A couple of weeks ago, during a weekend jaunt to New York City, a friend and I went downtown to experience firsthand the Occupy Wall Street protests. We knew that a march to Times Square was scheduled for that afternoon, and our curiosity and our politics beckoned us to go. After finding the protesters, the two of us stood with our cameras at the ready, as if we were watching a Thanksgiving Day parade. Sufficiently neurotic from our mothers’ insistence that we’d get arrested if we took part, we had planned only to watch from the curb. But within moments of arriving we were shouting chants and marching alongside two women carrying a United Auto Workers banner. The vitality of the protest had captivated us.

As we marched through lower Manhattan that afternoon, I looked at the protesters around me. The diversity of the crowd was readily apparent. I was expecting — from what I’d seen in the media — a set of undergraduate hipsters and burned out, homeless hippies. And surely those groups were present that day in the streets. But just beside us, the women carrying the union banner were middle-aged and likely middle class — as were so many of the others in our midst. There were nuclear families and cantankerous old ladies and clergymen and kids. Though many seemed “fringe,” as I had suspected, equally many did not. People wore suits and scrubs and yarmulkes too. And I noticed in the throngs of protesters a significant number of African Americans, Latinos and Asians.

This was not the image of OWS I’d seen portrayed in the news. While the media have pigeonholed the protesters as radical beatniks clashing with the American mainstream, the picture on the ground seemed a relatively representative array of U.S. demographics: racial, cultural and socioeconomic. When it comes to the media’s coverage of the Occupy movement, we have to take each account with more than a few grains of salt. Not only is the media prone to repeating classic clichés, but in many cases, their commentary is evidently guessing as much as anything else.

Particularly now, everyone’s speculating about the potential political and cultural effects (or lack thereof) of OWS. At just a couple of months in, no one can really say what these effects will be. In the media, pundits debate the movement’s successes or failures based on whatever is politically provocative or shrewd in that moment. There’s no single, obvious barometer for measuring the success of OWS, as much as the media would like there to be.

Though I realize I’m entering dangerous waters making the following historical comparison, I think there’s a worthwhile lesson in the history of the American Communist and Socialist parties. One can surely make the case that these two tiny parties were inconsequential in our grander political history, never having won any major elections and leaving no real legacy for our contemporary political dialogue. (Although you may be surprised to hear that the Socialists at one point did elect two U.S. congressmen).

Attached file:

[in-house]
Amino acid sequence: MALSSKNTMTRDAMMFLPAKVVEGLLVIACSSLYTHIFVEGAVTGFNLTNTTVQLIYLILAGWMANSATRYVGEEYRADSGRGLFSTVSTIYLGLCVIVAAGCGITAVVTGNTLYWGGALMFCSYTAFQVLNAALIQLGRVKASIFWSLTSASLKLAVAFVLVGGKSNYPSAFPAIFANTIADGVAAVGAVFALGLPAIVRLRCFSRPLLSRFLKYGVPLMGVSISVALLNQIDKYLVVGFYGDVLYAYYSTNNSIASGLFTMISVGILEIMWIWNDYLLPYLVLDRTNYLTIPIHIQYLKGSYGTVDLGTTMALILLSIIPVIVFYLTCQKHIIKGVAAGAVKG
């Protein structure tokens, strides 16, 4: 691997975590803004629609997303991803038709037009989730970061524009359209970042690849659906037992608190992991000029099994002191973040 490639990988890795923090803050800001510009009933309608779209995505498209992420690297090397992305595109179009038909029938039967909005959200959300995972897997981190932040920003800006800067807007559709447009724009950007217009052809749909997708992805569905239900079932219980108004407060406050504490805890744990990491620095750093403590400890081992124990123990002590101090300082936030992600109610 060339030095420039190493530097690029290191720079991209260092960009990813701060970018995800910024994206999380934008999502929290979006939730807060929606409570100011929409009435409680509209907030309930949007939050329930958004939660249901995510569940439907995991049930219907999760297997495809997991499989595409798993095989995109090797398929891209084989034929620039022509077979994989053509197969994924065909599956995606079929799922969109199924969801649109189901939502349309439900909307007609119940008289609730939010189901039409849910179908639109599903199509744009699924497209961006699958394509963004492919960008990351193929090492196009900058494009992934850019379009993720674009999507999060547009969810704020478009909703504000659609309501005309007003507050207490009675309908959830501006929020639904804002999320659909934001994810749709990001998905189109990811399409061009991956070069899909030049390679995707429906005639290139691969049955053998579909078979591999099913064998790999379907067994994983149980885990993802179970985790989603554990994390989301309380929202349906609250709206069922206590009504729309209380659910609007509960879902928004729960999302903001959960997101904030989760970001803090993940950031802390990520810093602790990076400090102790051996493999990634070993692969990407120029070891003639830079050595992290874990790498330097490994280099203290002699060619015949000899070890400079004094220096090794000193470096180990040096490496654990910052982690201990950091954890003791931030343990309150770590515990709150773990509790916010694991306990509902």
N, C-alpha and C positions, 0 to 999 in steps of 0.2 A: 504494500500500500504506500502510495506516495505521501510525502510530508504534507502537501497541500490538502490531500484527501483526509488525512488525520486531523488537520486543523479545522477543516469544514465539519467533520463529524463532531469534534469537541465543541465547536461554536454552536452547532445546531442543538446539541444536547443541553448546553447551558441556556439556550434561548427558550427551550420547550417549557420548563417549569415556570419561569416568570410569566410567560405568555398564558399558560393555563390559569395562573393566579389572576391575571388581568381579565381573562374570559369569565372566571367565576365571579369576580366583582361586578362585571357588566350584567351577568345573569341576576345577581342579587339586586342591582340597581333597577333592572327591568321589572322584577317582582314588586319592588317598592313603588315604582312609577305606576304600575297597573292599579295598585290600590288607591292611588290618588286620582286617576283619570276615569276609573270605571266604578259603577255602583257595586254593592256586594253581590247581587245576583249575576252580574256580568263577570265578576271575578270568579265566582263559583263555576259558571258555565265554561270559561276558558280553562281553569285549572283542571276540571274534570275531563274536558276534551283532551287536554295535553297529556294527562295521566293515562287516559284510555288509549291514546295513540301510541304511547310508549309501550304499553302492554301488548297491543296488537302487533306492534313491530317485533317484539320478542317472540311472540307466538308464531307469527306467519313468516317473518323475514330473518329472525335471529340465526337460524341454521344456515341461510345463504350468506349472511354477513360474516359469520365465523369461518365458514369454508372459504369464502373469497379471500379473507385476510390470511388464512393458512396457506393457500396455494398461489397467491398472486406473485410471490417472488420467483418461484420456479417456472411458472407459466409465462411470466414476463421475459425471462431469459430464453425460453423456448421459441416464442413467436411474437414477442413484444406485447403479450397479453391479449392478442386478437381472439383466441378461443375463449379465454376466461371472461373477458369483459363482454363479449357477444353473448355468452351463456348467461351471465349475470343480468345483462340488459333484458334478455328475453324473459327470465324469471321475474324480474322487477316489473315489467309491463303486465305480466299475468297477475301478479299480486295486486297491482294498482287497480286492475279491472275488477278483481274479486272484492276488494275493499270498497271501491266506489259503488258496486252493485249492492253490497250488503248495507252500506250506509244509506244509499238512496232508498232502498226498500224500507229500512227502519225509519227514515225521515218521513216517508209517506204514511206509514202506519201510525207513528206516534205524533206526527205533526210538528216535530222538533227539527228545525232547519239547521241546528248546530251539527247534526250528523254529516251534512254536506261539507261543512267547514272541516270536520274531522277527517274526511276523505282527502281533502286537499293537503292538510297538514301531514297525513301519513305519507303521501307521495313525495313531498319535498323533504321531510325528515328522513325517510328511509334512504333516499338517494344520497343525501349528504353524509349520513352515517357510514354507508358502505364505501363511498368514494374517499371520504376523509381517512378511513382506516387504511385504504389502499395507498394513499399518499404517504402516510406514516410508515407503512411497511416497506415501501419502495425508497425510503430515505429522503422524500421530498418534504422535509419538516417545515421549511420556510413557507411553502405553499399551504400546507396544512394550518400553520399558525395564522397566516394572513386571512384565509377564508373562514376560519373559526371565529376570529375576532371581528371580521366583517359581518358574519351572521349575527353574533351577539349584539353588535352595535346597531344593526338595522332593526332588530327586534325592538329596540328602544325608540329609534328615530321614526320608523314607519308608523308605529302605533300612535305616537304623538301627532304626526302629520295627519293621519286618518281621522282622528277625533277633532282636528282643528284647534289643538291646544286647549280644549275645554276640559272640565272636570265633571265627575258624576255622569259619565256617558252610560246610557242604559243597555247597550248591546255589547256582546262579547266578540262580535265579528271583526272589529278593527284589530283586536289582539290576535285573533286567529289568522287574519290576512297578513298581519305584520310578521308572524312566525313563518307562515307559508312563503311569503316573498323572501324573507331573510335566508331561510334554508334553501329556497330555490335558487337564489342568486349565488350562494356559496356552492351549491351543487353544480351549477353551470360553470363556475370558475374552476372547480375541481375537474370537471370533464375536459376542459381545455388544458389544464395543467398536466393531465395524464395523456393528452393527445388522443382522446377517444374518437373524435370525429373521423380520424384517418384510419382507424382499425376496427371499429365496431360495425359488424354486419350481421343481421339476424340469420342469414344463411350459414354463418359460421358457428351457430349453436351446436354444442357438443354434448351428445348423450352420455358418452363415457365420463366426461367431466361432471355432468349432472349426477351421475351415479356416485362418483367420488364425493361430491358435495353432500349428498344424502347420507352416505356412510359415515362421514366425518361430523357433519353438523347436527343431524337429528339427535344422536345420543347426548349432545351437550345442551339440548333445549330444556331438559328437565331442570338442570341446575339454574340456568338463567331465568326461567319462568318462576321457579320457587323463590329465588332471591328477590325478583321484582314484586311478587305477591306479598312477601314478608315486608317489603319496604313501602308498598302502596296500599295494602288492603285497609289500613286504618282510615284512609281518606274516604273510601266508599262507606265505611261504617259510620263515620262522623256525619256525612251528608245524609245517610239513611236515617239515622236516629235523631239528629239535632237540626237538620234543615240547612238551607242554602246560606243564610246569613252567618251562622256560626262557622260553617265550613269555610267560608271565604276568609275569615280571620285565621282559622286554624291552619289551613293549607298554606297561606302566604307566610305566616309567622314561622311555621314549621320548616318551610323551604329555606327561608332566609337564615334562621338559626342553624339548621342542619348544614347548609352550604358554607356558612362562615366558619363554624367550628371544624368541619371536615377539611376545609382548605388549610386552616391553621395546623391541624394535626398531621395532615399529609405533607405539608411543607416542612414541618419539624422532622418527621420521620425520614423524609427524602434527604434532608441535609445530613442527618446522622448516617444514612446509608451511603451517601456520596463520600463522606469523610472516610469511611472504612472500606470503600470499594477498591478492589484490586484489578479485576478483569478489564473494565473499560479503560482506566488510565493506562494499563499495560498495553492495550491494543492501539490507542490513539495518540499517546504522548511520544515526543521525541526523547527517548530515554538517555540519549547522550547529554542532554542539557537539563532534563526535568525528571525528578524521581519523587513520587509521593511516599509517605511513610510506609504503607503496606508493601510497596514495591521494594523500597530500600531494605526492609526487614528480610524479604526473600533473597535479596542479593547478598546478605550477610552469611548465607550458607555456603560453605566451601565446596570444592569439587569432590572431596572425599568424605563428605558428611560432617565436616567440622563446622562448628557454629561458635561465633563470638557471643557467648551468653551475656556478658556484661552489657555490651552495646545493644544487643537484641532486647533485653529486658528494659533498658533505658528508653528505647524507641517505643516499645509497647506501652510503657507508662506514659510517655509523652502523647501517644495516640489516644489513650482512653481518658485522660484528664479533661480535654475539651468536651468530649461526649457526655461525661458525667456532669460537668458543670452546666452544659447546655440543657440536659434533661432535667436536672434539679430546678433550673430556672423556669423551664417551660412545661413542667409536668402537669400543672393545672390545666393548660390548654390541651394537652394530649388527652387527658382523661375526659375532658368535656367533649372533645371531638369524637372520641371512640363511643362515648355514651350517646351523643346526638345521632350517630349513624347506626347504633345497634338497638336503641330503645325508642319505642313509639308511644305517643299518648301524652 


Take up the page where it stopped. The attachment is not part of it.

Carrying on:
From an electoral standpoint, these two parties were largely failures. But one could also contend that after these two parties first organized in the U.S., the Democratic Party became increasingly liberal in an attempt to appeal to would-be Socialists or Communists. And in so doing, the Democrats built our social safety net with the New Deal. In that case, arguably, these two third parties were great successes.

In much the same way, judging the legacy of the Occupy movement will depend primarily on one’s choice of yardstick. For now it’s still too early to speculate what about the movement will be successful, but its sustained momentum suggests that something lasting will come from it.

What is beyond speculation, however, is the ever-widening chasm between rich and poor in the U.S. Factual evidence of deepening inequality has been trickling in over the past few years. Those who accuse the OWS protesters of waging class warfare neglect to see the ways in which deregulation and a porous social safety net have already damaged American society. Class warfare? A rose by any other name, be it neoliberal or trickle-down, would smell as sweet.

I suspect that a great deal more Americans would get behind the Occupy movement if only the media did a fairer, more accurate job of covering the protests. A recent Gallup poll suggested that 63 percent of Americans aren’t aware that one of OWS’s primary objectives is to combat income inequality.

My hope is that this movement influences our political discourse even if it’s in ways that aren’t so easily definable or obvious. But in order to get there, we need to recognize that the media only offer us part of the story. Because another world is only possible once people hear the truth.

Matthew Green can be reached at greenmat@umich.edu.

Leave a comment

Your email address will not be published.